In a prior existence as an IT Manager, I implemented a Websense server on our network, primarily to monitor website usage and enforce our internet use policy. It was, and probably still is, a very good product offering a huge level of detail on who is accessing what on the network.

For a small business, however, Websense and it’s competing products just don’t make sense. Financially they are aimed at corporations, not a small office, and they require quite a bit of work to set up and maintain, let alone keep on top of the reports that are generated.

There are hosted services out there, through the likes of Messagelabs and Blackspider, that take the need for installing your own equipment away. However, there is still an ongoing cost involved, and you are likely to be faced with significant configuration and monitoring still.

If, however, all you want is basic web filtering (i.e. don’t let anyone access gambling sites) then this can be achieved for free. How, well it’s quite easy really, and it’s all achieved through DNS. For those that don’t know, DNS (Domain Name Services) converts those ever-so friendly website and email address names (e.g. www.fourlakes.co.uk) into much less friendly but very necessary IP addresses (e.g. 72.52.225.30) which tell your PC exactly where to find the relevant web page. Your network is probably set up to use your ISP’s DNS servers, which makes sense as they are located quite close (in network terms anyway) to your computer. However, if you change your DNS server settings on your ADSL or Cable router to point at those run by OpenDNS.com (namely 208.67.222.222 and 208.67.220.220) then you open up basic web filtering for your network. You need to register on the OpenDNS site first, but once you’ve done that it will recognise any traffic from your network and filter it against a whole raft of website categories. You can choose which ones you want blocked, resulting in a standard message which can be tailored to include your logo. This page also contains some fairly discrete advertising which is how the service pays for itself.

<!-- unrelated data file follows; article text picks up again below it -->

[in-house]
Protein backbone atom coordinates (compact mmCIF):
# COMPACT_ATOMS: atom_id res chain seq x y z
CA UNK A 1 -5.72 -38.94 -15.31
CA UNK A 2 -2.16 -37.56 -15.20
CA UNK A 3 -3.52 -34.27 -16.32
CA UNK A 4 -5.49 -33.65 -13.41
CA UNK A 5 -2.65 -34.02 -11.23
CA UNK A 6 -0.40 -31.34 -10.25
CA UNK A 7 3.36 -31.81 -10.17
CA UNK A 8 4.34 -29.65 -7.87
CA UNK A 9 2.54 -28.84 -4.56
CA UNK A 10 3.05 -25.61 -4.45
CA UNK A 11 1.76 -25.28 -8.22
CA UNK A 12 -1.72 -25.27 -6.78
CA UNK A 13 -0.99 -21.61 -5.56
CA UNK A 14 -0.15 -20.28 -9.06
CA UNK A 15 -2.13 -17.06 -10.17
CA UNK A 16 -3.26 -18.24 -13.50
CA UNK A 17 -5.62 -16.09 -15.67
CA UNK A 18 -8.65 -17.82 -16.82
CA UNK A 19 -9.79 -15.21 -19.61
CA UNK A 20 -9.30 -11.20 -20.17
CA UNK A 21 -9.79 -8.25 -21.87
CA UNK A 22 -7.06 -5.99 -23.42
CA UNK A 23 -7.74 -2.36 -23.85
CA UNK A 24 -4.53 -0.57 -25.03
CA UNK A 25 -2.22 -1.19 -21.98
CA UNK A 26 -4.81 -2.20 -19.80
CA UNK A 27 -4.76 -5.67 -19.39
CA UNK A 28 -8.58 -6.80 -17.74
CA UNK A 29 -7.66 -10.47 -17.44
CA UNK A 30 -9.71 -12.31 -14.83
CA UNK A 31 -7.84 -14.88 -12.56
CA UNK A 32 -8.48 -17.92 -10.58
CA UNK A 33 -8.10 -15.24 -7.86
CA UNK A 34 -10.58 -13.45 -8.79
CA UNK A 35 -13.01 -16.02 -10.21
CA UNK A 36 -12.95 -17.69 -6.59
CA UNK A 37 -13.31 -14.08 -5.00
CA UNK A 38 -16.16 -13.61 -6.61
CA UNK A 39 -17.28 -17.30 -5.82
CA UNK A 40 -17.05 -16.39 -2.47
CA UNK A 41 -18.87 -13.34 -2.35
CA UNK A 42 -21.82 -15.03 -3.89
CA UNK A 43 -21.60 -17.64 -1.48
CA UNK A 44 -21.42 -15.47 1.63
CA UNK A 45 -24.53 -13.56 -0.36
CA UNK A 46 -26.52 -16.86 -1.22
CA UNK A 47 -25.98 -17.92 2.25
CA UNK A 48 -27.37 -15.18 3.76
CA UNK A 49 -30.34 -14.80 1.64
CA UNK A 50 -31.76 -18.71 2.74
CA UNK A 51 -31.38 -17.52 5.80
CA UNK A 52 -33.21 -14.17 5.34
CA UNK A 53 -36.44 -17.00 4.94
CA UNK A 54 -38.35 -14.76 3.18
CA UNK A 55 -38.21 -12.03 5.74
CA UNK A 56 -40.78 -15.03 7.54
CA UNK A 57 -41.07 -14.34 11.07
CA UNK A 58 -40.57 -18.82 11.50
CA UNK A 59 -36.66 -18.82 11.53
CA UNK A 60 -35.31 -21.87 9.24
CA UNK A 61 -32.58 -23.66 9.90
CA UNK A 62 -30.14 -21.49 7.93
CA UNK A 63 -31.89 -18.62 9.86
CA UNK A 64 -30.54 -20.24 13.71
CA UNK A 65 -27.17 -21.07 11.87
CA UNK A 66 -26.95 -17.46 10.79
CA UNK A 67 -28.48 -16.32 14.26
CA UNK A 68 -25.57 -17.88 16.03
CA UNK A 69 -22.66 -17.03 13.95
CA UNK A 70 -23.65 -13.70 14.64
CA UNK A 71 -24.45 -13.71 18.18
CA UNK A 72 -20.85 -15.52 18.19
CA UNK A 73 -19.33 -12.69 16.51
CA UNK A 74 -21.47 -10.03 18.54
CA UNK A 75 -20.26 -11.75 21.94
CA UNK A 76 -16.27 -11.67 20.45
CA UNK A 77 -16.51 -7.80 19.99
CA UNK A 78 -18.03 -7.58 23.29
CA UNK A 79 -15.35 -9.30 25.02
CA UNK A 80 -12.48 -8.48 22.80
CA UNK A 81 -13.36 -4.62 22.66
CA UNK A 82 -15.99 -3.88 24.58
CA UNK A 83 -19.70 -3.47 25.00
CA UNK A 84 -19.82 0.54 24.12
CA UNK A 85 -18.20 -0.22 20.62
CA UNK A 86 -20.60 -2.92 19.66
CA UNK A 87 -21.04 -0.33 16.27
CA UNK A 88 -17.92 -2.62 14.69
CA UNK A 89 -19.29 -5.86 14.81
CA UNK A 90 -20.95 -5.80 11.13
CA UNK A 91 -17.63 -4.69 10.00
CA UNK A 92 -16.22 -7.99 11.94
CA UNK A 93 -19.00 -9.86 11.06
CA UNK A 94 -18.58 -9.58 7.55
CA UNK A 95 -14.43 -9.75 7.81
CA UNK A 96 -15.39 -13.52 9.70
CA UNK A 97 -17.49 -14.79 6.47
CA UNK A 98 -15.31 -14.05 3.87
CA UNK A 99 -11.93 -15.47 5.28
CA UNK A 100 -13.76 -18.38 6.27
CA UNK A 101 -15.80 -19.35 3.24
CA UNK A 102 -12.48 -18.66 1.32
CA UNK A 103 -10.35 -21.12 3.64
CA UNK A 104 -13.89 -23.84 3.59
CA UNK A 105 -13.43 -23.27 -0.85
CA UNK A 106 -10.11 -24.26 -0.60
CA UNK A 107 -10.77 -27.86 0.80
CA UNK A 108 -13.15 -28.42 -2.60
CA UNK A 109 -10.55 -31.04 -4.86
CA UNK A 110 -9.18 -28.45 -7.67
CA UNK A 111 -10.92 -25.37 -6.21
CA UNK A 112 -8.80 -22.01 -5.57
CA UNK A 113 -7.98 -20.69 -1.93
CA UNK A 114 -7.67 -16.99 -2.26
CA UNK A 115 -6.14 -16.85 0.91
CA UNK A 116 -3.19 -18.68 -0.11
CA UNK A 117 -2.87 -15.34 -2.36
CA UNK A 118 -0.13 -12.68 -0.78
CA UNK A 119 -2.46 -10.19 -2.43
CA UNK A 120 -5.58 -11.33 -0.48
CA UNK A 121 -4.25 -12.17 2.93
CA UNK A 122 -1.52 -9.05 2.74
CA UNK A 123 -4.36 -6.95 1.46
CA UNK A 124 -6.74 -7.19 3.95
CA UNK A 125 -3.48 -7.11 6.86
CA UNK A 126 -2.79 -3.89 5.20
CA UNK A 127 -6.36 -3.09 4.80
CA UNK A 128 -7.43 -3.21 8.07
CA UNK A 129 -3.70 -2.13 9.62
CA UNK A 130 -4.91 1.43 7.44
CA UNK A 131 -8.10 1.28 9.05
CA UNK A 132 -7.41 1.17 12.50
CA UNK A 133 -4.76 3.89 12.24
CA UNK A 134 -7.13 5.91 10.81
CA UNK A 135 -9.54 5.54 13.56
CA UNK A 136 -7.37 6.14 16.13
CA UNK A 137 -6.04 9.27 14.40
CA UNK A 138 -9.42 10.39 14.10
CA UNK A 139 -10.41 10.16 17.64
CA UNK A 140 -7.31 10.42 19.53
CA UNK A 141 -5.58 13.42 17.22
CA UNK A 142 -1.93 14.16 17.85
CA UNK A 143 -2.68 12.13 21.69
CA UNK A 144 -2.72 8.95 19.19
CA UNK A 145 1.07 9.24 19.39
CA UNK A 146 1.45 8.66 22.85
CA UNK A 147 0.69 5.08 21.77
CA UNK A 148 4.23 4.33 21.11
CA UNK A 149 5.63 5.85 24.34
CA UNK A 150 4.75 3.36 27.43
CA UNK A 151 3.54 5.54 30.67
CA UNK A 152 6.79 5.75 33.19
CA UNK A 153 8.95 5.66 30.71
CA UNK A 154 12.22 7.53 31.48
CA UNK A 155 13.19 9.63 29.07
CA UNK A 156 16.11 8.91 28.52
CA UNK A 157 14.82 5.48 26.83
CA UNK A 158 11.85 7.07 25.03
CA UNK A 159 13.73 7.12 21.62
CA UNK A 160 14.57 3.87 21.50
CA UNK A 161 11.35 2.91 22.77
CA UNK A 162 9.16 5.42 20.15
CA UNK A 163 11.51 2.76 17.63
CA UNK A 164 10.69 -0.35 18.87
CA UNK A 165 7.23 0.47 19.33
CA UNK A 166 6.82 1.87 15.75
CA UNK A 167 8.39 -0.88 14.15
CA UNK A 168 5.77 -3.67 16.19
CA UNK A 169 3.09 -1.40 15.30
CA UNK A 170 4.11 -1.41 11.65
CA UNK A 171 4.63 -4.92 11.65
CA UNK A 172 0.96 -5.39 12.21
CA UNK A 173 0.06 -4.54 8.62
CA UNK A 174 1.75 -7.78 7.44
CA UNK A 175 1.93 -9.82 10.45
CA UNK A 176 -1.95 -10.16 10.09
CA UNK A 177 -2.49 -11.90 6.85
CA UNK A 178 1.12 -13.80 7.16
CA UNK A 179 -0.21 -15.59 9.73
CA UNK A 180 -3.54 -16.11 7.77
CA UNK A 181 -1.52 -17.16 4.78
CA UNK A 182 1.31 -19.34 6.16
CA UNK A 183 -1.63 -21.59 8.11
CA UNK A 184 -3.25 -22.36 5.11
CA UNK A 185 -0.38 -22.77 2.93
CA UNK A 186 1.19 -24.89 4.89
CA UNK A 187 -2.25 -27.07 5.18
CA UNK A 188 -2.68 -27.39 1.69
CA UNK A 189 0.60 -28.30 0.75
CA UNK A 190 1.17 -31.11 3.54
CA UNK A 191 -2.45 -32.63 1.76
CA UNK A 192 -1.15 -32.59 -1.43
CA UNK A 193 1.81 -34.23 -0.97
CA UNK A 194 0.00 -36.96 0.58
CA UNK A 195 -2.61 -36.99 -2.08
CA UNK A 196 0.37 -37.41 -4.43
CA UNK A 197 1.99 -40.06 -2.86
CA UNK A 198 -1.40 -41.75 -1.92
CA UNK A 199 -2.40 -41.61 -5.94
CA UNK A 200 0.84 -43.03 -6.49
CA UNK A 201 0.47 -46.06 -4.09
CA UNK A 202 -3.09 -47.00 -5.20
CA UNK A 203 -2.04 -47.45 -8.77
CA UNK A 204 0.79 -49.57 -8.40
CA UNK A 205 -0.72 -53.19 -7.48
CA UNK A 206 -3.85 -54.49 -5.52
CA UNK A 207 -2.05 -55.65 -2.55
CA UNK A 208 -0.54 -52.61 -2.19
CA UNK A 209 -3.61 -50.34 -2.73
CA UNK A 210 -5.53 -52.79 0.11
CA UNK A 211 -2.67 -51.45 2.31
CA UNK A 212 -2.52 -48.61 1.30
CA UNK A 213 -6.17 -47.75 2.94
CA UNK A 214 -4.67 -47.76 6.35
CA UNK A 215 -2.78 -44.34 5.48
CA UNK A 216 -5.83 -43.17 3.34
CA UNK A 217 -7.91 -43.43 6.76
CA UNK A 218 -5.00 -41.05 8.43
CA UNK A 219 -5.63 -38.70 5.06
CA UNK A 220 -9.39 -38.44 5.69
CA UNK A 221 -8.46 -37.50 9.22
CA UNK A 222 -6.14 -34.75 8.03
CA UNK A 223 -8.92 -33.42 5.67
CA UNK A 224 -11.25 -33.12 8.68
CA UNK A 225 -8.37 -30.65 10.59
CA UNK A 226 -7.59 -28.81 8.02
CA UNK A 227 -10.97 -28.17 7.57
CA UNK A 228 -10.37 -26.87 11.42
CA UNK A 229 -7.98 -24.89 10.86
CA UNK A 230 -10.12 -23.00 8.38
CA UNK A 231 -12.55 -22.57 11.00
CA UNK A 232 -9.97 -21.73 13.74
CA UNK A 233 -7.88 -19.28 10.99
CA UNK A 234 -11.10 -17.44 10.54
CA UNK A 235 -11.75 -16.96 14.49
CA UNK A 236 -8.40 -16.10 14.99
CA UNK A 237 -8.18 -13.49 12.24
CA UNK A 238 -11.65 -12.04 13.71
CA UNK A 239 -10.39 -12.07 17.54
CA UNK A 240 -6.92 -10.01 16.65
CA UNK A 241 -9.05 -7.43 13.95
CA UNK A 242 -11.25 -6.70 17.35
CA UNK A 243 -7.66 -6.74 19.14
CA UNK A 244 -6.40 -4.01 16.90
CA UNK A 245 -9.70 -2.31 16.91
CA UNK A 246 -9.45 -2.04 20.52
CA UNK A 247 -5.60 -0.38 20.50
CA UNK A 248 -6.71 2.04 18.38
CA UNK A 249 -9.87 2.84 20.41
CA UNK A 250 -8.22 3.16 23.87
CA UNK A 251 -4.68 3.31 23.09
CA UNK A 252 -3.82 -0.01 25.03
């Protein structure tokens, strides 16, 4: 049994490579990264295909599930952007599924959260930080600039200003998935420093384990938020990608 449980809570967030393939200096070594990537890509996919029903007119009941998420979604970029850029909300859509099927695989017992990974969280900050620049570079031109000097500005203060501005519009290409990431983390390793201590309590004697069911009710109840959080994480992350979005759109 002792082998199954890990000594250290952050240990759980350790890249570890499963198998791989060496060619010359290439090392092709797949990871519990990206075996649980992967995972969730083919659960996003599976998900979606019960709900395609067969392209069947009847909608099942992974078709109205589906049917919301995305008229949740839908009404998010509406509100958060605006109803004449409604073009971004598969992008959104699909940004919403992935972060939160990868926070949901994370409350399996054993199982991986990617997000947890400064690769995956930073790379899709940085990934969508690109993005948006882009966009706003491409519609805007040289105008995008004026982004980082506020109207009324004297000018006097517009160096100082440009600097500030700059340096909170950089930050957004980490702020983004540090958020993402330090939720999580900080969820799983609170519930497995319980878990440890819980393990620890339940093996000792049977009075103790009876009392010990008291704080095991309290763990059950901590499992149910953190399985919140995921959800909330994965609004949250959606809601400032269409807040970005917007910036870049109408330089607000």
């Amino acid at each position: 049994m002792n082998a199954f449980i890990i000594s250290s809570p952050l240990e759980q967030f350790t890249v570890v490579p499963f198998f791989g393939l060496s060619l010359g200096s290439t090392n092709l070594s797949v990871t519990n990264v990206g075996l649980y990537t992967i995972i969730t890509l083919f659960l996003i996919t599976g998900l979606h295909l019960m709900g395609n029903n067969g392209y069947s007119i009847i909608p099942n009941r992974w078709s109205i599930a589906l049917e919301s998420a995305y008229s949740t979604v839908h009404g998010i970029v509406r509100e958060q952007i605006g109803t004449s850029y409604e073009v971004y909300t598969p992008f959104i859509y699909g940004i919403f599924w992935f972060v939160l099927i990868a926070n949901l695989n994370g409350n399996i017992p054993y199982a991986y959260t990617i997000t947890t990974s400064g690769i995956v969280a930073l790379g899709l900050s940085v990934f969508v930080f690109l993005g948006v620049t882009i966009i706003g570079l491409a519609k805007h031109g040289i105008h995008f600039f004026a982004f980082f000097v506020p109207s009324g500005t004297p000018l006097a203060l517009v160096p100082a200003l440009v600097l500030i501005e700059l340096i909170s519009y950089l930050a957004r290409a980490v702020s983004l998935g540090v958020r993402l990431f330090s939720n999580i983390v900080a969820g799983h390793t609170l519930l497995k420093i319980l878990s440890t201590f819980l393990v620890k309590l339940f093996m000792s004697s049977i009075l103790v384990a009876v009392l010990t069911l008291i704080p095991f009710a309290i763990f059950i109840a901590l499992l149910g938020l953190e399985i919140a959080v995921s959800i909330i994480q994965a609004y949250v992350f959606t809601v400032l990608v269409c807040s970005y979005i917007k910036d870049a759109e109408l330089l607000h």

Additional feature include some pretty basic stats…you won’t get filtering or reporting to a user level, but you will find out if someone is trying to access unwanted websites on your network, allowing you to take action to track down the culprit if you so wish.

Worth a look.

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